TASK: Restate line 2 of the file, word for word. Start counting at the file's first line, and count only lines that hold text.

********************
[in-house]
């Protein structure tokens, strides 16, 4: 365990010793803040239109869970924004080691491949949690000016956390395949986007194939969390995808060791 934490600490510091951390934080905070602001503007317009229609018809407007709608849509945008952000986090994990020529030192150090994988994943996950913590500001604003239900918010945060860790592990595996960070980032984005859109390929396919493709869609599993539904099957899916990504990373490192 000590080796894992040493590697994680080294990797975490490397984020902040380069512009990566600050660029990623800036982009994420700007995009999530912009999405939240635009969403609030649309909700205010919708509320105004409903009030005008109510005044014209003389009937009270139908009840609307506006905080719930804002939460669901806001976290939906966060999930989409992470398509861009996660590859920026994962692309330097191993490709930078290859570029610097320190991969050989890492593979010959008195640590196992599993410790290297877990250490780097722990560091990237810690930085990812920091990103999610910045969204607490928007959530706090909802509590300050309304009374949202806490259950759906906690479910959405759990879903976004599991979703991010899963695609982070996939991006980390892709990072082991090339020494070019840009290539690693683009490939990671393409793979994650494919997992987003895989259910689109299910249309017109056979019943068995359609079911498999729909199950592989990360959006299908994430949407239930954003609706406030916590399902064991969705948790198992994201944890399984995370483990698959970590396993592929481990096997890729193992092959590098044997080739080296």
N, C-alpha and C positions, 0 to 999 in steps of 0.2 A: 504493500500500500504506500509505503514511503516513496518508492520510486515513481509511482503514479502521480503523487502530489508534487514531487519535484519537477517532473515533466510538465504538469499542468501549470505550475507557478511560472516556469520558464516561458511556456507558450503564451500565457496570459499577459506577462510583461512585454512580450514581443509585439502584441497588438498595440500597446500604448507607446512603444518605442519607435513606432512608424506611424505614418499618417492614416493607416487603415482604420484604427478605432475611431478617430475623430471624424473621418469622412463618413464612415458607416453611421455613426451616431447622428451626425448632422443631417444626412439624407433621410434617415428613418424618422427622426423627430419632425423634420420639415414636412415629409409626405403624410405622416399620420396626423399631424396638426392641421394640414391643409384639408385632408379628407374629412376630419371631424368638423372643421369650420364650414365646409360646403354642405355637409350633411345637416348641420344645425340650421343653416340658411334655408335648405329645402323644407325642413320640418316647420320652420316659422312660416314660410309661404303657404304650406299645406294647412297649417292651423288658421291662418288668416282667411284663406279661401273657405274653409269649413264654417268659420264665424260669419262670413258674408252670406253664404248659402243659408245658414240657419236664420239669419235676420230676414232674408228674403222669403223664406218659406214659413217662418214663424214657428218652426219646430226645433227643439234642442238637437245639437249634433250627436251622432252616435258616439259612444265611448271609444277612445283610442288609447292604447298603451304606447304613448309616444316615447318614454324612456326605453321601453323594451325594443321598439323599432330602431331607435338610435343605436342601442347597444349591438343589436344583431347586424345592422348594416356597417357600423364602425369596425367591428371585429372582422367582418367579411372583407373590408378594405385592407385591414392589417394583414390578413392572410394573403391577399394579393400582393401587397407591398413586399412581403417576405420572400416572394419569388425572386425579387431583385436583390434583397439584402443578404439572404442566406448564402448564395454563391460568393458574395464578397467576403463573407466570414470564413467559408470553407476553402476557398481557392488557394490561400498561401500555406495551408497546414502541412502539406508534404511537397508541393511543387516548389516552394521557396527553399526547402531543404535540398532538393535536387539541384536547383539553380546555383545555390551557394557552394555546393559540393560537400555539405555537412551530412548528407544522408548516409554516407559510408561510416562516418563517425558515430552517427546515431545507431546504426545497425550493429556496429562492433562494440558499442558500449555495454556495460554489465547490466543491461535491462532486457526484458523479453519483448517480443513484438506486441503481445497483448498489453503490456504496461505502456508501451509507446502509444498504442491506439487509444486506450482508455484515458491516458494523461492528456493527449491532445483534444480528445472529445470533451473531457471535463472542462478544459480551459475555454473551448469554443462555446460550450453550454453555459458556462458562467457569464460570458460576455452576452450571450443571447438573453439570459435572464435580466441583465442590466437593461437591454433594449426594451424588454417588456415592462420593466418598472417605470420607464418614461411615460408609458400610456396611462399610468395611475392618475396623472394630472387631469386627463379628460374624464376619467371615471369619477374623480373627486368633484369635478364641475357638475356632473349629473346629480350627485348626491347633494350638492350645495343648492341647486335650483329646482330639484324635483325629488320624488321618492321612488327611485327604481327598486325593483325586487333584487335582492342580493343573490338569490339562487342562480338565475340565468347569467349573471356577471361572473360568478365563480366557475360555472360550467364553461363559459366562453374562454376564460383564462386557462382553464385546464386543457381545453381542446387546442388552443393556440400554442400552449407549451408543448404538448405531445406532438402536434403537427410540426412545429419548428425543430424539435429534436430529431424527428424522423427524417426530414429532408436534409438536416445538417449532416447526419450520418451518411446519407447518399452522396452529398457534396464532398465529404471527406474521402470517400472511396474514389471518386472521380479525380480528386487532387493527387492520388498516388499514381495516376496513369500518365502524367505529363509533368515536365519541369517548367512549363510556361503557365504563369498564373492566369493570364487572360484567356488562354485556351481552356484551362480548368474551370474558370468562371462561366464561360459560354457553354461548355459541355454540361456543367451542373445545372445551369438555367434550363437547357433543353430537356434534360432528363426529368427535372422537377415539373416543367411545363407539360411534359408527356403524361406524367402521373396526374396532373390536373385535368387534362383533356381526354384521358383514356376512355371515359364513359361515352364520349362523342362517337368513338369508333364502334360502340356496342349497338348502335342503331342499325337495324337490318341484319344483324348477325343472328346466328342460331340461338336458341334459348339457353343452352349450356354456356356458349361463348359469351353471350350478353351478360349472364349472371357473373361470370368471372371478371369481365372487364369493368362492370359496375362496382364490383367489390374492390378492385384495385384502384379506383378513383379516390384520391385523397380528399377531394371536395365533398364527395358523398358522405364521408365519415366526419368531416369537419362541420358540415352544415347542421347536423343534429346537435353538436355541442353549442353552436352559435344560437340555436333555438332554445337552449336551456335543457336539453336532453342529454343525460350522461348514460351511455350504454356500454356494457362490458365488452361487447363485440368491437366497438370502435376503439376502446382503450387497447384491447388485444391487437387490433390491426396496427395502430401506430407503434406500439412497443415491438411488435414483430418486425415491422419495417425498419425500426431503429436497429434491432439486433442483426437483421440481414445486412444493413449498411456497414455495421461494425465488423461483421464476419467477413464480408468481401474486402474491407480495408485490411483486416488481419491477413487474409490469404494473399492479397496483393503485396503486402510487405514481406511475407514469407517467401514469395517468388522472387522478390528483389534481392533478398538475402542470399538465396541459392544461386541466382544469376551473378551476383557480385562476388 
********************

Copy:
């Protein structure tokens, strides 16, 4: 365990010793803040239109869970924004080691491949949690000016956390395949986007194939969390995808060791 934490600490510091951390934080905070602001503007317009229609018809407007709608849509945008952000986090994990020529030192150090994988994943996950913590500001604003239900918010945060860790592990595996960070980032984005859109390929396919493709869609599993539904099957899916990504990373490192 000590080796894992040493590697994680080294990797975490490397984020902040380069512009990566600050660029990623800036982009994420700007995009999530912009999405939240635009969403609030649309909700205010919708509320105004409903009030005008109510005044014209003389009937009270139908009840609307506006905080719930804002939460669901806001976290939906966060999930989409992470398509861009996660590859920026994962692309330097191993490709930078290859570029610097320190991969050989890492593979010959008195640590196992599993410790290297877990250490780097722990560091990237810690930085990812920091990103999610910045969204607490928007959530706090909802509590300050309304009374949202806490259950759906906690479910959405759990879903976004599991979703991010899963695609982070996939991006980390892709990072082991090339020494070019840009290539690693683009490939990671393409793979994650494919997992987003895989259910689109299910249309017109056979019943068995359609079911498999729909199950592989990360959006299908994430949407239930954003609706406030916590399902064991969705948790198992994201944890399984995370483990698959970590396993592929481990096997890729193992092959590098044997080739080296």